Both the motion picture industry and publishing industry have been scrambling to go mobile*. Mobile, they believe, will save the world. And I think they’re partially right. Mobile will be one of the possible choices viewers have — but it can’t and won’t be the only option. If Medialoper has a religion, it is the doctrine of choice.
I’ve been following the Los Angeles Times series on today’s kids and their attitudes toward new media with more avidity than most — it is, after all, my job. And I’m not surprised to learn the two key reasons for slow adoption of the cell phone motion picture experience:
In follow-up interviews with those surveyed, many young people said they were intrigued by the notion of getting their entertainment on devices such as cellphones and iPods. But two major obstacles have so far dampened their enthusiasm: the cost and the uneven quality of the experience.
The Times article suggests that shorter content is more likely to be embraced than longer content; makes sense if uneven quality — one survey participant noted that her video “‘…kept stopping midstream and stuff…'” — is a factor. To understand, you only have to consider the number of times you’ve said, “Can you repeat that? My cell phone is breaking up.”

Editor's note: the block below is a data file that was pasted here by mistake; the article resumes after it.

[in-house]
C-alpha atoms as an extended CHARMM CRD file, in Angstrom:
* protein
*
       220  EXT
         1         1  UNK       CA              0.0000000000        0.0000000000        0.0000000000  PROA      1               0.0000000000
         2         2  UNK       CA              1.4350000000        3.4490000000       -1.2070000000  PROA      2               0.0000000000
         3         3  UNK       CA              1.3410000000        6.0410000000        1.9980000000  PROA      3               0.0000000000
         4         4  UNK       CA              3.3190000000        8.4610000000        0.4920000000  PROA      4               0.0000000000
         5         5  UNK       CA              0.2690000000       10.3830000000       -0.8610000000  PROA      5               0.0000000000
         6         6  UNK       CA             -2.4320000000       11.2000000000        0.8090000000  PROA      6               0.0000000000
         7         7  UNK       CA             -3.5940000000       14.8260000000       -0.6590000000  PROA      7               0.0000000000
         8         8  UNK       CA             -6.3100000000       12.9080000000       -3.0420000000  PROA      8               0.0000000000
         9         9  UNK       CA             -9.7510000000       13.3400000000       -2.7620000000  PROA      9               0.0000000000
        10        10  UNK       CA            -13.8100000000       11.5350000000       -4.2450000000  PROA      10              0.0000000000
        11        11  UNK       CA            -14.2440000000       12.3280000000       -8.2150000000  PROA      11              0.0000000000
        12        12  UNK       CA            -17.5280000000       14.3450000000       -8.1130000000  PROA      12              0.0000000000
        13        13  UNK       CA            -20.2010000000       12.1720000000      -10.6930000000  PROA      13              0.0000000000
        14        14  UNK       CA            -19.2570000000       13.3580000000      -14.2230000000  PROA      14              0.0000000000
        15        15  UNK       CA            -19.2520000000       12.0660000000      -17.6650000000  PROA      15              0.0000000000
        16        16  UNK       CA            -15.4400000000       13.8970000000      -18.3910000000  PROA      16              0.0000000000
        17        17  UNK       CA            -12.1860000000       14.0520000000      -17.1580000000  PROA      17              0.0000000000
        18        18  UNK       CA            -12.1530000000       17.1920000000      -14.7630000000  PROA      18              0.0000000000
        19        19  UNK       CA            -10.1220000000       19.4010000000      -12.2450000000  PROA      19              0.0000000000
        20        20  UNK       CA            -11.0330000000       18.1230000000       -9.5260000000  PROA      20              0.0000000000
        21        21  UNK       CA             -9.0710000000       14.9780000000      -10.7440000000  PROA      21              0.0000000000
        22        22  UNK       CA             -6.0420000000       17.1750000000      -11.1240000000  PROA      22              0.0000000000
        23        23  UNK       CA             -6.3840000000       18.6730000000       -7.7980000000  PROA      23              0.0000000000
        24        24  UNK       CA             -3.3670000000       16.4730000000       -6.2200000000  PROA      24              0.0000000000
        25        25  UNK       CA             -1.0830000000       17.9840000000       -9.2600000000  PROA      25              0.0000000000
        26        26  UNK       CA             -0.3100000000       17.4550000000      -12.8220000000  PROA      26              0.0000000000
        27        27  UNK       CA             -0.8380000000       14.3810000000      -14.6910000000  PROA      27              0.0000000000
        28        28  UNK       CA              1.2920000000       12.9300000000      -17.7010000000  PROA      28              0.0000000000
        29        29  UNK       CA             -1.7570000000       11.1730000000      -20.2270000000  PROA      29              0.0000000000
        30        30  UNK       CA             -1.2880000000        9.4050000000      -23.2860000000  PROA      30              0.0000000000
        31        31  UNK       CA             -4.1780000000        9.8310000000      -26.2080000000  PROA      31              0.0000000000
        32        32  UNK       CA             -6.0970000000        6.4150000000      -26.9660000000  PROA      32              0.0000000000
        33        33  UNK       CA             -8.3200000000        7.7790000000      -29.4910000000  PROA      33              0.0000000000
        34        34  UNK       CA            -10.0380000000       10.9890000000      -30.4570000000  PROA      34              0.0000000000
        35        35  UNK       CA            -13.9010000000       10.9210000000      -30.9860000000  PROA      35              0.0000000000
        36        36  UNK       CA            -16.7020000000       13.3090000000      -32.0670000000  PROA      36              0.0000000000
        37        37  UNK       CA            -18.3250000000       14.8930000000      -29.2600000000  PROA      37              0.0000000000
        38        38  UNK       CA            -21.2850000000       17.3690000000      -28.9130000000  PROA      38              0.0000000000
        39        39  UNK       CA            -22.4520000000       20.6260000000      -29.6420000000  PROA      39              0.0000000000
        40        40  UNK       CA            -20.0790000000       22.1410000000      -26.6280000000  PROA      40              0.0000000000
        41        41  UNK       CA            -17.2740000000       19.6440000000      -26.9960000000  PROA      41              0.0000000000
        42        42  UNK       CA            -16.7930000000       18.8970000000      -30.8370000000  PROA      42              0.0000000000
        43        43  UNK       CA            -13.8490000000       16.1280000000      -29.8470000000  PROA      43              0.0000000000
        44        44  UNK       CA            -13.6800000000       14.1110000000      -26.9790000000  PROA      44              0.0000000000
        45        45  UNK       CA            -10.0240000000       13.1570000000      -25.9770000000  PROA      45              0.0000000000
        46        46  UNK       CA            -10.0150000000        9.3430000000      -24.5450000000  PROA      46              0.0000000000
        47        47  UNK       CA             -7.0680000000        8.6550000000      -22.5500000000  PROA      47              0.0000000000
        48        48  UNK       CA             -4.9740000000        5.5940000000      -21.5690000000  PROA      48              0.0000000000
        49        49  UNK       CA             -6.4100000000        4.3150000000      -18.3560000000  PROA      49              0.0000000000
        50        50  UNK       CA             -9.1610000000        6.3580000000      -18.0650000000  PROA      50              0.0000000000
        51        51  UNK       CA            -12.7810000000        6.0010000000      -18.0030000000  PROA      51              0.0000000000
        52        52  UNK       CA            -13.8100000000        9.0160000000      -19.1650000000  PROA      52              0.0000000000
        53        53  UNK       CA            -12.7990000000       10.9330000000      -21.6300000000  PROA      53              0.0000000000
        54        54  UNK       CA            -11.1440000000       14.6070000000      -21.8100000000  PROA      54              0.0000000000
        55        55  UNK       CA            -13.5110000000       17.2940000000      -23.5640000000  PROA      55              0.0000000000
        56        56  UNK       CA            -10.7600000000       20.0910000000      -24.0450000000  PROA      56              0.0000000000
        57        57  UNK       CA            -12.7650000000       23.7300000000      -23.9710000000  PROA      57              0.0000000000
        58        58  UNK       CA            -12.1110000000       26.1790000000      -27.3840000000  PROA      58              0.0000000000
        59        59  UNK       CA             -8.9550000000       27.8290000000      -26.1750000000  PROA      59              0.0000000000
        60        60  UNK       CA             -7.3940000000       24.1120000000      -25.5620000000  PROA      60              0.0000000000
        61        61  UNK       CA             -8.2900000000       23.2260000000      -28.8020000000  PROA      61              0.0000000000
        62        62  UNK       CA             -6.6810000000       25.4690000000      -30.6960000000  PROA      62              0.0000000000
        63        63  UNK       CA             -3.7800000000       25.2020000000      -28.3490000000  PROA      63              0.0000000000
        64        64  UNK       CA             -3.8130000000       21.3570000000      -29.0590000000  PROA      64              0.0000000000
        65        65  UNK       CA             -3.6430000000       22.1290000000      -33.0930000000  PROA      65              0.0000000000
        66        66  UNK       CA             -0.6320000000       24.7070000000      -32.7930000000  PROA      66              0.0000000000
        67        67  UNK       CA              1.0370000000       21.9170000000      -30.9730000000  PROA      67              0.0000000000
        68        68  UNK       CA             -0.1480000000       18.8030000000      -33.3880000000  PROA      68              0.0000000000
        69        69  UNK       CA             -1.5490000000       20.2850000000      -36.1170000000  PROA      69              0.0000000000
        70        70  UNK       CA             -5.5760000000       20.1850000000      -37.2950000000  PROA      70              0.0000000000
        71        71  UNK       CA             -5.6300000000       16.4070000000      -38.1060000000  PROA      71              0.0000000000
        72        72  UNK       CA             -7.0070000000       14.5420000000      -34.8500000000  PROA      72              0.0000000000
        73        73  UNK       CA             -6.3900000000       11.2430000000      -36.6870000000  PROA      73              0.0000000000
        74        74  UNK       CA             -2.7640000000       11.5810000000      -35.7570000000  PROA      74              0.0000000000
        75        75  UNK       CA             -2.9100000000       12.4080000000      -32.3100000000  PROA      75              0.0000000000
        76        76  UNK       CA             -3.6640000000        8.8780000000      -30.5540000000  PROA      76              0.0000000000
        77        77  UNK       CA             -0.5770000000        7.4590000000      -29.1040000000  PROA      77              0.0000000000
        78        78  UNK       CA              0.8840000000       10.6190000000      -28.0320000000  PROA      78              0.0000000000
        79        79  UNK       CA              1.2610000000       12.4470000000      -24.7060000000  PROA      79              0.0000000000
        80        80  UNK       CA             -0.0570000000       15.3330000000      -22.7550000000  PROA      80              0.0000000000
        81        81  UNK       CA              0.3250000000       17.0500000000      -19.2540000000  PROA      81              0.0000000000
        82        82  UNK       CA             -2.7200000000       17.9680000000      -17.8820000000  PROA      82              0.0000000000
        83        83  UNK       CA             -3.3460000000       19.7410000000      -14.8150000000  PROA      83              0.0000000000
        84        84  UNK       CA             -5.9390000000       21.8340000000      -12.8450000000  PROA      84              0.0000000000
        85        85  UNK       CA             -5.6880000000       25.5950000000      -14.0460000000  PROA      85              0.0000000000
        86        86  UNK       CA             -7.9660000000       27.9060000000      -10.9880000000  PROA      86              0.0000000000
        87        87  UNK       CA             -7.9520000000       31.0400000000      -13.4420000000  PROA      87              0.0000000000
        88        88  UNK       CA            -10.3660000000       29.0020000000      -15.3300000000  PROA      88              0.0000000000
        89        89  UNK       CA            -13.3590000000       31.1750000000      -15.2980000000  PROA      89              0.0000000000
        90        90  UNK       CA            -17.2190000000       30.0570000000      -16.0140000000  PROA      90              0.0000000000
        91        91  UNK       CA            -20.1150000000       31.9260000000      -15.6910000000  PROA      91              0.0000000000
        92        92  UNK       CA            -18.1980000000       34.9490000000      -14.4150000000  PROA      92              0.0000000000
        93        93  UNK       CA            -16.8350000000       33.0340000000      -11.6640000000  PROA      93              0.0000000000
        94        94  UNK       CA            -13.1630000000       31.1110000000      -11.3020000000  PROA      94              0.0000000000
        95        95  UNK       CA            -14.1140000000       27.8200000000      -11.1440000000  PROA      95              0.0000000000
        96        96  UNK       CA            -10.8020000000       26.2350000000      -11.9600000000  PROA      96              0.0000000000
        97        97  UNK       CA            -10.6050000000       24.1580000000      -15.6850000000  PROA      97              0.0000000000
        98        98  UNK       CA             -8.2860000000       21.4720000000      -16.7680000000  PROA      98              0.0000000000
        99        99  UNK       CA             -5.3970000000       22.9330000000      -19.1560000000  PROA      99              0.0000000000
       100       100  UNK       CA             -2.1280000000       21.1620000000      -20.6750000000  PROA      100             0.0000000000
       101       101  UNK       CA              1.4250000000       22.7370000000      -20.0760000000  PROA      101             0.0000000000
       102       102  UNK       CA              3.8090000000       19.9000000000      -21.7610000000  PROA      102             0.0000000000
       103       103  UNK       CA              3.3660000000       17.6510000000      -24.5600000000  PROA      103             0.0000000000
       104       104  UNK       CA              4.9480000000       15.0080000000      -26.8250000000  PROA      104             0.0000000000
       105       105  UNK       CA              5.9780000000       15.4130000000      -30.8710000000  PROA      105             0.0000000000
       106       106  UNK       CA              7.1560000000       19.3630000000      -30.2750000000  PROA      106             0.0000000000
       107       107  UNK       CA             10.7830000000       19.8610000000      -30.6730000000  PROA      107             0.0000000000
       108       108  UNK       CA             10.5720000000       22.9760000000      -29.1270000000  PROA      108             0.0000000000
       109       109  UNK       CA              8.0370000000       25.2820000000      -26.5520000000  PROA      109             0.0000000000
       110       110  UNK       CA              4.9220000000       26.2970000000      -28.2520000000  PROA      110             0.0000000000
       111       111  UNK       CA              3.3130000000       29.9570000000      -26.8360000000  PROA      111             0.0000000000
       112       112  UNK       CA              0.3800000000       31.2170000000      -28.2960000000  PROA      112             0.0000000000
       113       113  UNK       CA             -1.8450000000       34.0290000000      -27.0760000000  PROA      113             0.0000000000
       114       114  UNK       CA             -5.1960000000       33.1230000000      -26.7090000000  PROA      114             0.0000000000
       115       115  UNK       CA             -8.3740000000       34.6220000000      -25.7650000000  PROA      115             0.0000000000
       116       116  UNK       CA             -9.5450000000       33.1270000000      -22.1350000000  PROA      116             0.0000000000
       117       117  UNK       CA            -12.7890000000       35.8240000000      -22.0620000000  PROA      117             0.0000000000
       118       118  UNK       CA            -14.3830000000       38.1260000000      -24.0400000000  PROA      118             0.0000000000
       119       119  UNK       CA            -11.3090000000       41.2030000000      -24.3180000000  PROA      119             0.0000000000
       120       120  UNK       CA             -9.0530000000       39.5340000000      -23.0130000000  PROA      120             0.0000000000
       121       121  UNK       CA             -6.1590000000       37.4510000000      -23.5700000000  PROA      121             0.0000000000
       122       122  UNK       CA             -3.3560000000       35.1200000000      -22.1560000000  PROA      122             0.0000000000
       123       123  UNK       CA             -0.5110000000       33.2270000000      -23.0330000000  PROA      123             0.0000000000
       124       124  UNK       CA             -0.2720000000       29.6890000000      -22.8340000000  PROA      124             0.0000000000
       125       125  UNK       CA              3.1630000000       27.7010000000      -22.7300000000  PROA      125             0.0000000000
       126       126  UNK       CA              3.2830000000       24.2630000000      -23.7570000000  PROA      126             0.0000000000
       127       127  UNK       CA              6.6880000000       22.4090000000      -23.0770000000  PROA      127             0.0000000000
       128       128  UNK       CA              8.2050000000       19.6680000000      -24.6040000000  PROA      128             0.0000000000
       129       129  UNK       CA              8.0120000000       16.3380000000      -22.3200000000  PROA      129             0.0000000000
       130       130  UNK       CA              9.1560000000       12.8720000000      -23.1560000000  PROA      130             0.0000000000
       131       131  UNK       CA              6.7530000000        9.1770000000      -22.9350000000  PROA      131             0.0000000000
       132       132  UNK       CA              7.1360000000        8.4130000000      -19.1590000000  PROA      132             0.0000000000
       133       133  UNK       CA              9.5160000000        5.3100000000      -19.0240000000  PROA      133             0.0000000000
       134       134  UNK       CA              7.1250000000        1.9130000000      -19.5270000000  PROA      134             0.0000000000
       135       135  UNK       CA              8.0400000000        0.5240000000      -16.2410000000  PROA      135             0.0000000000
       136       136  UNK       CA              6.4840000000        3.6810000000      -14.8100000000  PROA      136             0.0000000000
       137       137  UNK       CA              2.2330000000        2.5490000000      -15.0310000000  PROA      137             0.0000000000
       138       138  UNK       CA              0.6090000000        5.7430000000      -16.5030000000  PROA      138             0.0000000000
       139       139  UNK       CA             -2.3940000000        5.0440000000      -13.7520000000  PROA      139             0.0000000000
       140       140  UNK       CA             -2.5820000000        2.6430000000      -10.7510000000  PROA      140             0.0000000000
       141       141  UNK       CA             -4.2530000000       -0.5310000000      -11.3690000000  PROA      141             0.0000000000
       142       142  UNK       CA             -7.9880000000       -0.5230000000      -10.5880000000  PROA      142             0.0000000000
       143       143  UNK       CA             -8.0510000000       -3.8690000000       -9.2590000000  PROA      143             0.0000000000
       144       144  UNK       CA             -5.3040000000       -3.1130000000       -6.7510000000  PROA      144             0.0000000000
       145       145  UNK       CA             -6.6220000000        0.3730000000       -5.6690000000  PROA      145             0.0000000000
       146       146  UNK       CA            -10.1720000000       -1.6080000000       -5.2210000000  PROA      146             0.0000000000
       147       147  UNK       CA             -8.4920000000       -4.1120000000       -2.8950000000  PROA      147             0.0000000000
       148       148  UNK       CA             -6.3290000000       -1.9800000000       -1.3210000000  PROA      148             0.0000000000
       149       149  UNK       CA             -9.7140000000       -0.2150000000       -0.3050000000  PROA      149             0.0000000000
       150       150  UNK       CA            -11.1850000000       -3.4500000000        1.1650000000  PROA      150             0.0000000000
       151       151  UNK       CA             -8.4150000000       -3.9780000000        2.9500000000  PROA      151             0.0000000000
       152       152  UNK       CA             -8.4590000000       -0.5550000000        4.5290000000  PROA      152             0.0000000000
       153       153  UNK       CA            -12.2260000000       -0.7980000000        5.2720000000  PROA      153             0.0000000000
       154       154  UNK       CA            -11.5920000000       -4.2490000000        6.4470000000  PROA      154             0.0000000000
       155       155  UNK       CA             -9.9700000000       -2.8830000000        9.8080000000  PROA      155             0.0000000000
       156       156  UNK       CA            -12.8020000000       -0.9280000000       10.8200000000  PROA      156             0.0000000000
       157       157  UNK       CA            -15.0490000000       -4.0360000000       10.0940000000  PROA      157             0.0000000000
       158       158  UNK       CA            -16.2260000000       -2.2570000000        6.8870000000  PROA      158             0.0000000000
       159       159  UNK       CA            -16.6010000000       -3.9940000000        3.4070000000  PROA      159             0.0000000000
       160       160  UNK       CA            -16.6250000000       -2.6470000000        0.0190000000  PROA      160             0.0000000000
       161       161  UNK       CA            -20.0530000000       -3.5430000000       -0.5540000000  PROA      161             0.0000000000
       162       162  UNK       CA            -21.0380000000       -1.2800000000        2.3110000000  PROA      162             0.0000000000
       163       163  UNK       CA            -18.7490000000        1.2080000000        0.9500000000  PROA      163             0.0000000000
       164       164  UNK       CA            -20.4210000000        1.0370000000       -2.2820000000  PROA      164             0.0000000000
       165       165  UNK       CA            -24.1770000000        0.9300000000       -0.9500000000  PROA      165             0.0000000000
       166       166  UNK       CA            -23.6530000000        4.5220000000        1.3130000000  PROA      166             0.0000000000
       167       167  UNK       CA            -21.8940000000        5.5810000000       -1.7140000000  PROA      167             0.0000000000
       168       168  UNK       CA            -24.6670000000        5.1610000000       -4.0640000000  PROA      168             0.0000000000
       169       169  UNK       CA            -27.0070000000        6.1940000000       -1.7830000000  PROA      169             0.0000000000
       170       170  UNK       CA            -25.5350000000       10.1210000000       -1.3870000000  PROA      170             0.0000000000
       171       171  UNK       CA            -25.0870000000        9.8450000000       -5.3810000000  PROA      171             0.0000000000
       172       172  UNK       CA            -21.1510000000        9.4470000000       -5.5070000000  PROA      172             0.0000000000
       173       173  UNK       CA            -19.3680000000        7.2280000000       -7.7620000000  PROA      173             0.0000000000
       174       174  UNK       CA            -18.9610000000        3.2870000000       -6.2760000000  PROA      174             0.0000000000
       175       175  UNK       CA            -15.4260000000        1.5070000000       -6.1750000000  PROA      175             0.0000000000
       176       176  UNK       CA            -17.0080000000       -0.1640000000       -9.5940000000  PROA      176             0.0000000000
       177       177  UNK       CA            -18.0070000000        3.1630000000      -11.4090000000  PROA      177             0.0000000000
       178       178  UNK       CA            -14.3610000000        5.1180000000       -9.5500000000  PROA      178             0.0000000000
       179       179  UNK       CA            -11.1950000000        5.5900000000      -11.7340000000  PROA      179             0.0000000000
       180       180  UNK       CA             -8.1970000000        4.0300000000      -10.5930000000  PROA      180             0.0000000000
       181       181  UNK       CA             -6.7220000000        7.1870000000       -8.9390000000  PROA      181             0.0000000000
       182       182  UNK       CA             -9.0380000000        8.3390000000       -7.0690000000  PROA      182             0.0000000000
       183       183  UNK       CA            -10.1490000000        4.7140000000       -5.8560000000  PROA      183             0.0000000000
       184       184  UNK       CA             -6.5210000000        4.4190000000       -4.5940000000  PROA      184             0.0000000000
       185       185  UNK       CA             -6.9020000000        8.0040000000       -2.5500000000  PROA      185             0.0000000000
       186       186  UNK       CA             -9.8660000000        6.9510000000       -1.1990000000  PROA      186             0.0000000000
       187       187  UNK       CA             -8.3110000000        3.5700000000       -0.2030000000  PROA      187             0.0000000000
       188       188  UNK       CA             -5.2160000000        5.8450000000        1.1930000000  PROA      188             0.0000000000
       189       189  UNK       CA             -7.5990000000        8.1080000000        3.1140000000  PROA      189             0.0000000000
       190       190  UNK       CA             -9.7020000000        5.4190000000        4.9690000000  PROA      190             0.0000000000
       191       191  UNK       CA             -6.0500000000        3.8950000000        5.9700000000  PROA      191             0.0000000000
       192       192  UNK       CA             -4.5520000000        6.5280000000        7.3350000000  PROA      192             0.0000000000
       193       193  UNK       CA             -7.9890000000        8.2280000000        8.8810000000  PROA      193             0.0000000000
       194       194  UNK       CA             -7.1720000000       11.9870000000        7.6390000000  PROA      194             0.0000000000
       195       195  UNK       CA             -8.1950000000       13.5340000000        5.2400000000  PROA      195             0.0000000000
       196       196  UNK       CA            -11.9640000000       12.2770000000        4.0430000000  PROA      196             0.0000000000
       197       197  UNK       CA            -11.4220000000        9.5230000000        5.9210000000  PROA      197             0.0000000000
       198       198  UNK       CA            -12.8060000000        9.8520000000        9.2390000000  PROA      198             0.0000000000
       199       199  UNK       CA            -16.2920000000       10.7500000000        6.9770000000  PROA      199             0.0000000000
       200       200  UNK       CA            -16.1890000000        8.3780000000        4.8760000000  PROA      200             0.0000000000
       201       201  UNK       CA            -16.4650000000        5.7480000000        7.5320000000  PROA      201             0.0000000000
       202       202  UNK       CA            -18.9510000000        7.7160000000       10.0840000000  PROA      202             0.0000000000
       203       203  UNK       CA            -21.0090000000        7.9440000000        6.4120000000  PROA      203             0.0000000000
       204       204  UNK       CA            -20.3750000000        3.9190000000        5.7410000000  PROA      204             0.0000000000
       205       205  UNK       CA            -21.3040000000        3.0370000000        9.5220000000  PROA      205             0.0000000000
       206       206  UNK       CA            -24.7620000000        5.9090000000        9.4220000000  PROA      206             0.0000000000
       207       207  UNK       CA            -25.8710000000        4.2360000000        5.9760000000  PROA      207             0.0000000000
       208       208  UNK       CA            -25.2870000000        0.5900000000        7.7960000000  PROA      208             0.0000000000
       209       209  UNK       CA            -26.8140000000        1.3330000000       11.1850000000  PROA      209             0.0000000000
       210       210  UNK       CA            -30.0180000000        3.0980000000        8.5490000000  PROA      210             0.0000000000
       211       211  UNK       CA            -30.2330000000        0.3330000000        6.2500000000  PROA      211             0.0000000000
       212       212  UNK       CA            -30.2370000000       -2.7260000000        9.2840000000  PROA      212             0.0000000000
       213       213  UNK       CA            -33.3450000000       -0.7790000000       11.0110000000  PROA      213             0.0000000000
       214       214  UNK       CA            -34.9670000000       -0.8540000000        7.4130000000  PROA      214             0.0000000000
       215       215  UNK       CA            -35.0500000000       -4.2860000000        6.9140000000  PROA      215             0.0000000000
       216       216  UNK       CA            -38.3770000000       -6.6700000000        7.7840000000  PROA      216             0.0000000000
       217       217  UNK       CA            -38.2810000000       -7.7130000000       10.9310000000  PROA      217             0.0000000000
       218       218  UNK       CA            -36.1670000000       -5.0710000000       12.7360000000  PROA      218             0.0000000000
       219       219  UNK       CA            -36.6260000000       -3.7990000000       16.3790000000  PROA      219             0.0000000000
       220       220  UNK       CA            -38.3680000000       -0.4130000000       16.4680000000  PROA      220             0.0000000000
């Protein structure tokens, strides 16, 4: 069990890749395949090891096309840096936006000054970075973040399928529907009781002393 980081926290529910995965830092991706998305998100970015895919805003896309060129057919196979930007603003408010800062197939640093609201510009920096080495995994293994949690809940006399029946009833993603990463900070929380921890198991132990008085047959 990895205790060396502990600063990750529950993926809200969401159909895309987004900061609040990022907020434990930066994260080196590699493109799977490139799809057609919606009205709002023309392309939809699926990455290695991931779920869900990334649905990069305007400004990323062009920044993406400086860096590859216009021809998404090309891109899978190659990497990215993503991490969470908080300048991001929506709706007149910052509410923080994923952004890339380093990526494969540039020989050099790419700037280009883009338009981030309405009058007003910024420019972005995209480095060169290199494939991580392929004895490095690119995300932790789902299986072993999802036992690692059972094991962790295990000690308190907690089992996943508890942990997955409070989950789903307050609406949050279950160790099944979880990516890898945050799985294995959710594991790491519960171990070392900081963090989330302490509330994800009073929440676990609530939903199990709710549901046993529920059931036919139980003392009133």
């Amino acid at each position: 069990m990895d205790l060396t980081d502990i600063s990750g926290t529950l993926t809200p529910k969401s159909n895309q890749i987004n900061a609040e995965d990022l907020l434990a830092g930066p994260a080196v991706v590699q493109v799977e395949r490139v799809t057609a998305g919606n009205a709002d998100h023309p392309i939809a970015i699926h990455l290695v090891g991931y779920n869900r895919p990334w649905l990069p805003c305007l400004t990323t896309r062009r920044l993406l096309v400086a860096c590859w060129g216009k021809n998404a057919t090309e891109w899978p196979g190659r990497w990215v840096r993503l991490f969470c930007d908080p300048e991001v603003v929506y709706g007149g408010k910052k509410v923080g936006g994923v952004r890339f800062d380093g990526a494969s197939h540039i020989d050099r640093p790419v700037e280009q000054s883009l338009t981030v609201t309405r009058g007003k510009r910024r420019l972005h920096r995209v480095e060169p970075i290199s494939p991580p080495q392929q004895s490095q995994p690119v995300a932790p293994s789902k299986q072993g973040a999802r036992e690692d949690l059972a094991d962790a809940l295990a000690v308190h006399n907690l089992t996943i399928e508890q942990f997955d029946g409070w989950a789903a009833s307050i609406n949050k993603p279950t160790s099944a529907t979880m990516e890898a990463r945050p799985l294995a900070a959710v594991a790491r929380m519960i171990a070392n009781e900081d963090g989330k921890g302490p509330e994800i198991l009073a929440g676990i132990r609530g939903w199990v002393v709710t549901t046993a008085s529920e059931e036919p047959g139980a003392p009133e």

Price, too, matters. Anecdotal evidence indicates that parents are keeping close watch on cell phone bills — all that texting adds up. Tack on a dollar here, a dollar there…well, have seen the price of gas lately?
Oh, and then there’s the issue of deal-making. This is a major entertainment industry stumbling block. Everyone loves a deal. Everyone loves the word “exclusive.” Everyone loves to be the one who signs the exclusive deal on the dotted line.
Hi! Remember us? We’re the consumers who use Verizon, Cingular, T-Mobile, Nextel/Sprint, Virgin, the next big thing. What with investments in hardware and long-term contracts, we’re not going to switch service providers willy nilly. We will forego your content. The moment you go “exclusive” with one vendor, you carve out a large percentage of your potential audience. From the consumer perspective, choosing a new cell company isn’t easy: when you get down to it prices are about the same, quality is about the same, phone selection is about the same — possibly new media choices will be a swing factor, but only if it doesn’t tack on significant dollars to the monthly bill.
* – The music industry mostly gets a pass here because mobile has been their turf forever.